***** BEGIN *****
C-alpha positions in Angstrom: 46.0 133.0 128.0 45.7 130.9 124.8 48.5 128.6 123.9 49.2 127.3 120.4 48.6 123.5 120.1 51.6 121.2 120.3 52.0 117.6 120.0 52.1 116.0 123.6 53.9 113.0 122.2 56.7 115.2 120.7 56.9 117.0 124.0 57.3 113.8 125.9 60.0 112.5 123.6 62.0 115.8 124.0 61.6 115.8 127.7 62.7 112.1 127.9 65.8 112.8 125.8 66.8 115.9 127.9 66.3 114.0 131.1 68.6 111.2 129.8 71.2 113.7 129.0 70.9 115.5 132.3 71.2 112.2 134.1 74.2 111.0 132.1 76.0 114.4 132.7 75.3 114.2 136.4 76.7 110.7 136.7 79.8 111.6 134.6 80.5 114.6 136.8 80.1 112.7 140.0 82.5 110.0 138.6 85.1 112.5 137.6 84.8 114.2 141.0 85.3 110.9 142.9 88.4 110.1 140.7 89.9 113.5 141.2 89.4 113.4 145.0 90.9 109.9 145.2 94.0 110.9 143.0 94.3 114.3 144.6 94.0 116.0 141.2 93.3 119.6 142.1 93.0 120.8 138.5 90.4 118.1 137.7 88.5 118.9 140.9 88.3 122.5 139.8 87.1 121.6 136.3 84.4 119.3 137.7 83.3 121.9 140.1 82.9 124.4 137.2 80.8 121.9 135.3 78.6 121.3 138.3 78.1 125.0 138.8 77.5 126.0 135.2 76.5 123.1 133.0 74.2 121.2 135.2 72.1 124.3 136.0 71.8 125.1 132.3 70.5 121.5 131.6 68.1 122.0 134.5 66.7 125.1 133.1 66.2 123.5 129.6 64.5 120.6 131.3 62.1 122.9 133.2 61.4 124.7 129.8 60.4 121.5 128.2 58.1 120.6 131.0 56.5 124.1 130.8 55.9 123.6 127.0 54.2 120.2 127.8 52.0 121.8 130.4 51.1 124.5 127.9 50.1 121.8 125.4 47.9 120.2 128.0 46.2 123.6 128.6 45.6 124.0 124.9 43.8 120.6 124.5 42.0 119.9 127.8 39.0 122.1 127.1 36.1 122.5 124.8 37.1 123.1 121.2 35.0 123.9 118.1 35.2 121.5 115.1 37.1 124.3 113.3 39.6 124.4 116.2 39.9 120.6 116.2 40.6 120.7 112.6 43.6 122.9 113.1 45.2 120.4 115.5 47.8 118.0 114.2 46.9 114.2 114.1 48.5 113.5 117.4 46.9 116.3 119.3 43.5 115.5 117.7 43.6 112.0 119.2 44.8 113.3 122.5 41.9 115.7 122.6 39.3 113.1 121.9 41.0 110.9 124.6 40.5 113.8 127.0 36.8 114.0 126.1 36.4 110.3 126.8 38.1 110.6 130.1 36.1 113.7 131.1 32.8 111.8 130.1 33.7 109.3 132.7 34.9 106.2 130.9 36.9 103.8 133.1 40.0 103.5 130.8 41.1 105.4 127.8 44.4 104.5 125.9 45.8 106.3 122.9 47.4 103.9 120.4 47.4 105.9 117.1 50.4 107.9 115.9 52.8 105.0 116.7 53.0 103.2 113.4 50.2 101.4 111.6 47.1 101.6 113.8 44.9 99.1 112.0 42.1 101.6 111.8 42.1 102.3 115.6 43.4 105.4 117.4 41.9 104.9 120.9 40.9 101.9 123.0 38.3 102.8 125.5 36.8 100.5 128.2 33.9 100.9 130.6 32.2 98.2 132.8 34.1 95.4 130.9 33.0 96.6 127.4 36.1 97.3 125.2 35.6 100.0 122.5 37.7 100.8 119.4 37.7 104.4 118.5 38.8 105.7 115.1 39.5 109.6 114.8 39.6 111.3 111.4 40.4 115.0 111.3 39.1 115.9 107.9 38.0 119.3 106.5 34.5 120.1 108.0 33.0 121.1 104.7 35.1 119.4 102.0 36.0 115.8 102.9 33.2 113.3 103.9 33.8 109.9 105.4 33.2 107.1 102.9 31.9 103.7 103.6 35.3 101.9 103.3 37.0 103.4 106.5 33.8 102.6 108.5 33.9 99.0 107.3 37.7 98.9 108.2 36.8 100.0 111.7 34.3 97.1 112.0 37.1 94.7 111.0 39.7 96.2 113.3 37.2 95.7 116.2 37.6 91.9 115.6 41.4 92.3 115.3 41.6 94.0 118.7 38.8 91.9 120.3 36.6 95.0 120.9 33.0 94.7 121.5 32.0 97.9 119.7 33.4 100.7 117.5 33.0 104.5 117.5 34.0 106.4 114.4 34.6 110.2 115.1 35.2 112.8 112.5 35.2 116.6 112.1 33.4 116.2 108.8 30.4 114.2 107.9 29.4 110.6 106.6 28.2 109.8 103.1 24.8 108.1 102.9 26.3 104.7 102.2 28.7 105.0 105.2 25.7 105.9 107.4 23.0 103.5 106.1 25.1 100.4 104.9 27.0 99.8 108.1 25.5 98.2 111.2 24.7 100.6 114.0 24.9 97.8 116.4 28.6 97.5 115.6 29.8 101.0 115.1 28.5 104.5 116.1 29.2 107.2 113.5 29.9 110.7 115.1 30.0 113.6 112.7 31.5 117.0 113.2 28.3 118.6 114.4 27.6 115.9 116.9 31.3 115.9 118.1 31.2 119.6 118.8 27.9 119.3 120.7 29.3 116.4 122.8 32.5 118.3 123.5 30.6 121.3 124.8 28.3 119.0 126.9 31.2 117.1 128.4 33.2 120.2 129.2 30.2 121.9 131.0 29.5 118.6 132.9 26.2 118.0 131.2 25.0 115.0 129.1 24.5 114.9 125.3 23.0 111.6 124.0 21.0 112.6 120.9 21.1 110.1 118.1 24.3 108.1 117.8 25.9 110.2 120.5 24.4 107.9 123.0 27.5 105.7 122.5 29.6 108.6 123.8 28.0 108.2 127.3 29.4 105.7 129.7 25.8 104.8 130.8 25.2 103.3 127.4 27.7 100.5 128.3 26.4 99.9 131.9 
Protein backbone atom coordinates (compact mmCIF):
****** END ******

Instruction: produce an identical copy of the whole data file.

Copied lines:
C-alpha positions in Angstrom: 46.0 133.0 128.0 45.7 130.9 124.8 48.5 128.6 123.9 49.2 127.3 120.4 48.6 123.5 120.1 51.6 121.2 120.3 52.0 117.6 120.0 52.1 116.0 123.6 53.9 113.0 122.2 56.7 115.2 120.7 56.9 117.0 124.0 57.3 113.8 125.9 60.0 112.5 123.6 62.0 115.8 124.0 61.6 115.8 127.7 62.7 112.1 127.9 65.8 112.8 125.8 66.8 115.9 127.9 66.3 114.0 131.1 68.6 111.2 129.8 71.2 113.7 129.0 70.9 115.5 132.3 71.2 112.2 134.1 74.2 111.0 132.1 76.0 114.4 132.7 75.3 114.2 136.4 76.7 110.7 136.7 79.8 111.6 134.6 80.5 114.6 136.8 80.1 112.7 140.0 82.5 110.0 138.6 85.1 112.5 137.6 84.8 114.2 141.0 85.3 110.9 142.9 88.4 110.1 140.7 89.9 113.5 141.2 89.4 113.4 145.0 90.9 109.9 145.2 94.0 110.9 143.0 94.3 114.3 144.6 94.0 116.0 141.2 93.3 119.6 142.1 93.0 120.8 138.5 90.4 118.1 137.7 88.5 118.9 140.9 88.3 122.5 139.8 87.1 121.6 136.3 84.4 119.3 137.7 83.3 121.9 140.1 82.9 124.4 137.2 80.8 121.9 135.3 78.6 121.3 138.3 78.1 125.0 138.8 77.5 126.0 135.2 76.5 123.1 133.0 74.2 121.2 135.2 72.1 124.3 136.0 71.8 125.1 132.3 70.5 121.5 131.6 68.1 122.0 134.5 66.7 125.1 133.1 66.2 123.5 129.6 64.5 120.6 131.3 62.1 122.9 133.2 61.4 124.7 129.8 60.4 121.5 128.2 58.1 120.6 131.0 56.5 124.1 130.8 55.9 123.6 127.0 54.2 120.2 127.8 52.0 121.8 130.4 51.1 124.5 127.9 50.1 121.8 125.4 47.9 120.2 128.0 46.2 123.6 128.6 45.6 124.0 124.9 43.8 120.6 124.5 42.0 119.9 127.8 39.0 122.1 127.1 36.1 122.5 124.8 37.1 123.1 121.2 35.0 123.9 118.1 35.2 121.5 115.1 37.1 124.3 113.3 39.6 124.4 116.2 39.9 120.6 116.2 40.6 120.7 112.6 43.6 122.9 113.1 45.2 120.4 115.5 47.8 118.0 114.2 46.9 114.2 114.1 48.5 113.5 117.4 46.9 116.3 119.3 43.5 115.5 117.7 43.6 112.0 119.2 44.8 113.3 122.5 41.9 115.7 122.6 39.3 113.1 121.9 41.0 110.9 124.6 40.5 113.8 127.0 36.8 114.0 126.1 36.4 110.3 126.8 38.1 110.6 130.1 36.1 113.7 131.1 32.8 111.8 130.1 33.7 109.3 132.7 34.9 106.2 130.9 36.9 103.8 133.1 40.0 103.5 130.8 41.1 105.4 127.8 44.4 104.5 125.9 45.8 106.3 122.9 47.4 103.9 120.4 47.4 105.9 117.1 50.4 107.9 115.9 52.8 105.0 116.7 53.0 103.2 113.4 50.2 101.4 111.6 47.1 101.6 113.8 44.9 99.1 112.0 42.1 101.6 111.8 42.1 102.3 115.6 43.4 105.4 117.4 41.9 104.9 120.9 40.9 101.9 123.0 38.3 102.8 125.5 36.8 100.5 128.2 33.9 100.9 130.6 32.2 98.2 132.8 34.1 95.4 130.9 33.0 96.6 127.4 36.1 97.3 125.2 35.6 100.0 122.5 37.7 100.8 119.4 37.7 104.4 118.5 38.8 105.7 115.1 39.5 109.6 114.8 39.6 111.3 111.4 40.4 115.0 111.3 39.1 115.9 107.9 38.0 119.3 106.5 34.5 120.1 108.0 33.0 121.1 104.7 35.1 119.4 102.0 36.0 115.8 102.9 33.2 113.3 103.9 33.8 109.9 105.4 33.2 107.1 102.9 31.9 103.7 103.6 35.3 101.9 103.3 37.0 103.4 106.5 33.8 102.6 108.5 33.9 99.0 107.3 37.7 98.9 108.2 36.8 100.0 111.7 34.3 97.1 112.0 37.1 94.7 111.0 39.7 96.2 113.3 37.2 95.7 116.2 37.6 91.9 115.6 41.4 92.3 115.3 41.6 94.0 118.7 38.8 91.9 120.3 36.6 95.0 120.9 33.0 94.7 121.5 32.0 97.9 119.7 33.4 100.7 117.5 33.0 104.5 117.5 34.0 106.4 114.4 34.6 110.2 115.1 35.2 112.8 112.5 35.2 116.6 112.1 33.4 116.2 108.8 30.4 114.2 107.9 29.4 110.6 106.6 28.2 109.8 103.1 24.8 108.1 102.9 26.3 104.7 102.2 28.7 105.0 105.2 25.7 105.9 107.4 23.0 103.5 106.1 25.1 100.4 104.9 27.0 99.8 108.1 25.5 98.2 111.2 24.7 100.6 114.0 24.9 97.8 116.4 28.6 97.5 115.6 29.8 101.0 115.1 28.5 104.5 116.1 29.2 107.2 113.5 29.9 110.7 115.1 30.0 113.6 112.7 31.5 117.0 113.2 28.3 118.6 114.4 27.6 115.9 116.9 31.3 115.9 118.1 31.2 119.6 118.8 27.9 119.3 120.7 29.3 116.4 122.8 32.5 118.3 123.5 30.6 121.3 124.8 28.3 119.0 126.9 31.2 117.1 128.4 33.2 120.2 129.2 30.2 121.9 131.0 29.5 118.6 132.9 26.2 118.0 131.2 25.0 115.0 129.1 24.5 114.9 125.3 23.0 111.6 124.0 21.0 112.6 120.9 21.1 110.1 118.1 24.3 108.1 117.8 25.9 110.2 120.5 24.4 107.9 123.0 27.5 105.7 122.5 29.6 108.6 123.8 28.0 108.2 127.3 29.4 105.7 129.7 25.8 104.8 130.8 25.2 103.3 127.4 27.7 100.5 128.3 26.4 99.9 131.9 
Protein backbone atom coordinates (compact mmCIF):